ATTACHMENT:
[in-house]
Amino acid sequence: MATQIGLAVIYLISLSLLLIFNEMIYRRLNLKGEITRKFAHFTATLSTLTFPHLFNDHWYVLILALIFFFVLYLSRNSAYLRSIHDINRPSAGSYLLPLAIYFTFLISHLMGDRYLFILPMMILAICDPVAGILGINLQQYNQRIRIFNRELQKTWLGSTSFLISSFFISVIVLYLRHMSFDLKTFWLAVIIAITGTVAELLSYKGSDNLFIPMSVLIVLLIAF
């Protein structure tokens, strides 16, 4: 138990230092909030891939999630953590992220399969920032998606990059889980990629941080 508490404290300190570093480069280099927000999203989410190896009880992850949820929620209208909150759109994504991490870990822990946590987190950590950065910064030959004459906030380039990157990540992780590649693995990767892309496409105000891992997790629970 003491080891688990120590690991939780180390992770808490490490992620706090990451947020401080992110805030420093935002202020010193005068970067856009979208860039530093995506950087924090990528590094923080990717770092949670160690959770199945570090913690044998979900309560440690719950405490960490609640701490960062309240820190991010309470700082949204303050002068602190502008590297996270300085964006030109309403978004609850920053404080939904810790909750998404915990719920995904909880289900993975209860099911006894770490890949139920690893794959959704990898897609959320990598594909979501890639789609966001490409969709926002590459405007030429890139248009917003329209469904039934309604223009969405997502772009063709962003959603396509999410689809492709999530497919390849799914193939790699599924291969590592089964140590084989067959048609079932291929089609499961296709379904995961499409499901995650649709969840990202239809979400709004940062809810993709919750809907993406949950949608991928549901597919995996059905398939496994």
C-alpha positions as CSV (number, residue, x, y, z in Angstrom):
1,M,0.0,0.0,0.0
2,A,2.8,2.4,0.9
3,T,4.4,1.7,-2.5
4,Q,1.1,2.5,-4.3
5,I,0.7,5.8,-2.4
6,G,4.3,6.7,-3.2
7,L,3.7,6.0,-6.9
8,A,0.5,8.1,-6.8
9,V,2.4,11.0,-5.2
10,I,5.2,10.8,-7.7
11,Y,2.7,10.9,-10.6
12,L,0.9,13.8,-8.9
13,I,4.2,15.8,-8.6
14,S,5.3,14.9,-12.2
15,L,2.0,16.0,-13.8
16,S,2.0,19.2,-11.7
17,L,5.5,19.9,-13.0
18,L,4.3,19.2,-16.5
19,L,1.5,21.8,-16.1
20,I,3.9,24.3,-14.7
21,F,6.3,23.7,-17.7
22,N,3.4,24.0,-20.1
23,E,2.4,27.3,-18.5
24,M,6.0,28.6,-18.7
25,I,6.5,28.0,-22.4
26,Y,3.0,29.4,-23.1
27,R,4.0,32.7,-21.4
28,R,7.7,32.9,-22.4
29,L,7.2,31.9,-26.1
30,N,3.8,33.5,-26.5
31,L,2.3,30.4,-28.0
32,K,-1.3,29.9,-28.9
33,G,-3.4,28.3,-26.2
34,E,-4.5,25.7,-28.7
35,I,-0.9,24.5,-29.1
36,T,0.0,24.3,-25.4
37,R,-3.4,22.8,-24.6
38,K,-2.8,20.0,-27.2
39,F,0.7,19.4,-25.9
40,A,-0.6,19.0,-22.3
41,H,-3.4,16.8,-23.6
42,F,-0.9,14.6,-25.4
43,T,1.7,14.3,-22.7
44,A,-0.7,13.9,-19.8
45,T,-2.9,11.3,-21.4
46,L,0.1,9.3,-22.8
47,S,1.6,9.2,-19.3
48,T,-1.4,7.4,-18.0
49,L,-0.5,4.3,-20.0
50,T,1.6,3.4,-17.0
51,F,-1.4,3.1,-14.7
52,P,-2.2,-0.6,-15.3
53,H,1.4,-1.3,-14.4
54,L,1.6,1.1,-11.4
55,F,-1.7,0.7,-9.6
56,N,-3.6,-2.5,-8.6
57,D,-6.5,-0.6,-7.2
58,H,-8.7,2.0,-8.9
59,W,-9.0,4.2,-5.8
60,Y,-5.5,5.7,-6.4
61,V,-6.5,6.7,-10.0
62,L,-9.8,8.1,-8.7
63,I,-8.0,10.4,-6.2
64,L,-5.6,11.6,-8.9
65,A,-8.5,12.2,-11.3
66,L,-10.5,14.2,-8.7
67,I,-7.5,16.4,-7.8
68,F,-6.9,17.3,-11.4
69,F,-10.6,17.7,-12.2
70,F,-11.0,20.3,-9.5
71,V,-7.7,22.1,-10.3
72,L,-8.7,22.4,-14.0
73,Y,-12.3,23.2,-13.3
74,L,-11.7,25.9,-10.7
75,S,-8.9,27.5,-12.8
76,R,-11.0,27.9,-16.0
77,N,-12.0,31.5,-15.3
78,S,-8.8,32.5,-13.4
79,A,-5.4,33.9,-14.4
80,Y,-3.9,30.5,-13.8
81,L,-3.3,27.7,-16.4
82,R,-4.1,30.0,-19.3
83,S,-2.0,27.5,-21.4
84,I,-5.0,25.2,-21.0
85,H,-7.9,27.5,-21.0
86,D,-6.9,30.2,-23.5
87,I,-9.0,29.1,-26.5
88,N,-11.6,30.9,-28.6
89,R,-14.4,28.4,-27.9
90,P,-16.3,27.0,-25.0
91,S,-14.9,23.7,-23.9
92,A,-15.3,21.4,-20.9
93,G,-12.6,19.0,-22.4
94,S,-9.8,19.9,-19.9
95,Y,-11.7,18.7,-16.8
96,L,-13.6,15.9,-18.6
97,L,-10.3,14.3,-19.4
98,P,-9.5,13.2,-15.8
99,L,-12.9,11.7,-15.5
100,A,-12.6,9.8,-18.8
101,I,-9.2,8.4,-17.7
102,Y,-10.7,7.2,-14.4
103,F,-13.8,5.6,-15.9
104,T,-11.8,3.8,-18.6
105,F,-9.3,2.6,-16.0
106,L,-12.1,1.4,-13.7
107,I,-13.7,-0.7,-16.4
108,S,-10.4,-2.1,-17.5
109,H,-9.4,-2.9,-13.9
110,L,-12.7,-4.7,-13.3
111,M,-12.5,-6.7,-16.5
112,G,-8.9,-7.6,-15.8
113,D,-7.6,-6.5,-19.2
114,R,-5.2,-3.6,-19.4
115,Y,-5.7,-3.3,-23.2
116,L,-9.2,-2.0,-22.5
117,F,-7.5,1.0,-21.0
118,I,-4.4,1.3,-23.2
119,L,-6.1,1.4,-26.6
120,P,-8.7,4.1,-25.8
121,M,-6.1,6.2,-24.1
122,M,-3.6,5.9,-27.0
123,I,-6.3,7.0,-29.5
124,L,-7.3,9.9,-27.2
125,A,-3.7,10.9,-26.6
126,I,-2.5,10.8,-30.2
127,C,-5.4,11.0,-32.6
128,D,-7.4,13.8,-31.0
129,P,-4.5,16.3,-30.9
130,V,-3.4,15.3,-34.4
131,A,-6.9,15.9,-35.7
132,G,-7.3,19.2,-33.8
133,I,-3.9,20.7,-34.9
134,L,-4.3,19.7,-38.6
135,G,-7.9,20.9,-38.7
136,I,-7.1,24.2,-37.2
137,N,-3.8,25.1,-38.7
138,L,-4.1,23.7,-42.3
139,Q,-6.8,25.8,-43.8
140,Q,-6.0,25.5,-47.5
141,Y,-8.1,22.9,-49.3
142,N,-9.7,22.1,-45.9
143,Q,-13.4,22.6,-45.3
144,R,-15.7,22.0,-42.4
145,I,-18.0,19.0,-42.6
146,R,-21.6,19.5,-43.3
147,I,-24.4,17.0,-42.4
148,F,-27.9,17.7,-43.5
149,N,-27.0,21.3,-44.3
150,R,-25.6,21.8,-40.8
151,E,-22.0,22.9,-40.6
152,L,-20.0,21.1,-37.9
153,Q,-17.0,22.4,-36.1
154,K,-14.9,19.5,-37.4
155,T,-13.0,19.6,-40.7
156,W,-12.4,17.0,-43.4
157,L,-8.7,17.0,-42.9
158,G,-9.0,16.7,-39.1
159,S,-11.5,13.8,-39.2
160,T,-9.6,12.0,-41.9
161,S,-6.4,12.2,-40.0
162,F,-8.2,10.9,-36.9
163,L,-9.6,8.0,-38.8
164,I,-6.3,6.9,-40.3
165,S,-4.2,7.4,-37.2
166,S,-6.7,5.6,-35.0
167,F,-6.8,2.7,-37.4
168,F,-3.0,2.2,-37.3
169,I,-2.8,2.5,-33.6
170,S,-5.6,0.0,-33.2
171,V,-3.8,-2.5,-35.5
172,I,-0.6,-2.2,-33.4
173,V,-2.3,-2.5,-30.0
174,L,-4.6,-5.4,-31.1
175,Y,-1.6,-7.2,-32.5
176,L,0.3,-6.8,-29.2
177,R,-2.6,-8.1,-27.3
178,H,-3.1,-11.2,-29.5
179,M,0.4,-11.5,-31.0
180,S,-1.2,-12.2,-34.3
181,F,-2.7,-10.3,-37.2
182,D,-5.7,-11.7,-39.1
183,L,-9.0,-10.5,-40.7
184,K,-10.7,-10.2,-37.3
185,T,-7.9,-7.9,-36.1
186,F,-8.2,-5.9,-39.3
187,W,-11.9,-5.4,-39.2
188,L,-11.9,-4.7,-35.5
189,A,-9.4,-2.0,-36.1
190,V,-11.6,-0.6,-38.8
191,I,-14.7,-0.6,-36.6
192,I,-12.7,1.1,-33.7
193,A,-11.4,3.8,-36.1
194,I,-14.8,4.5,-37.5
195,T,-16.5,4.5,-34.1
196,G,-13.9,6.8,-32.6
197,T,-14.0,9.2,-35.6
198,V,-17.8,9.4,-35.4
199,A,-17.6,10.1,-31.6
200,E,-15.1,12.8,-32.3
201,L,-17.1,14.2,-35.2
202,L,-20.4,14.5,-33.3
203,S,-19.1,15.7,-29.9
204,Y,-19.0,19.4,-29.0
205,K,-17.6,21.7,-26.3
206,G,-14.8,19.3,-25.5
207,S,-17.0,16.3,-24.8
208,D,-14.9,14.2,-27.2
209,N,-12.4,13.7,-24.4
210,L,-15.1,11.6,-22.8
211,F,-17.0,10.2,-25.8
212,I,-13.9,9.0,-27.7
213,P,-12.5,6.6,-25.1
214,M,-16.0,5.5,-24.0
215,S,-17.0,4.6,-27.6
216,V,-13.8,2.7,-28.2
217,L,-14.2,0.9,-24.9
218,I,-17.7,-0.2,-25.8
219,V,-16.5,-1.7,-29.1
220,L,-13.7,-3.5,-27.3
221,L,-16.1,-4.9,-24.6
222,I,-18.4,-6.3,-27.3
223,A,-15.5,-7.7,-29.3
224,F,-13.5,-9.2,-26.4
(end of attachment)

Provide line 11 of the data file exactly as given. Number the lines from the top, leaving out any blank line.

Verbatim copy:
7,L,3.7,6.0,-6.9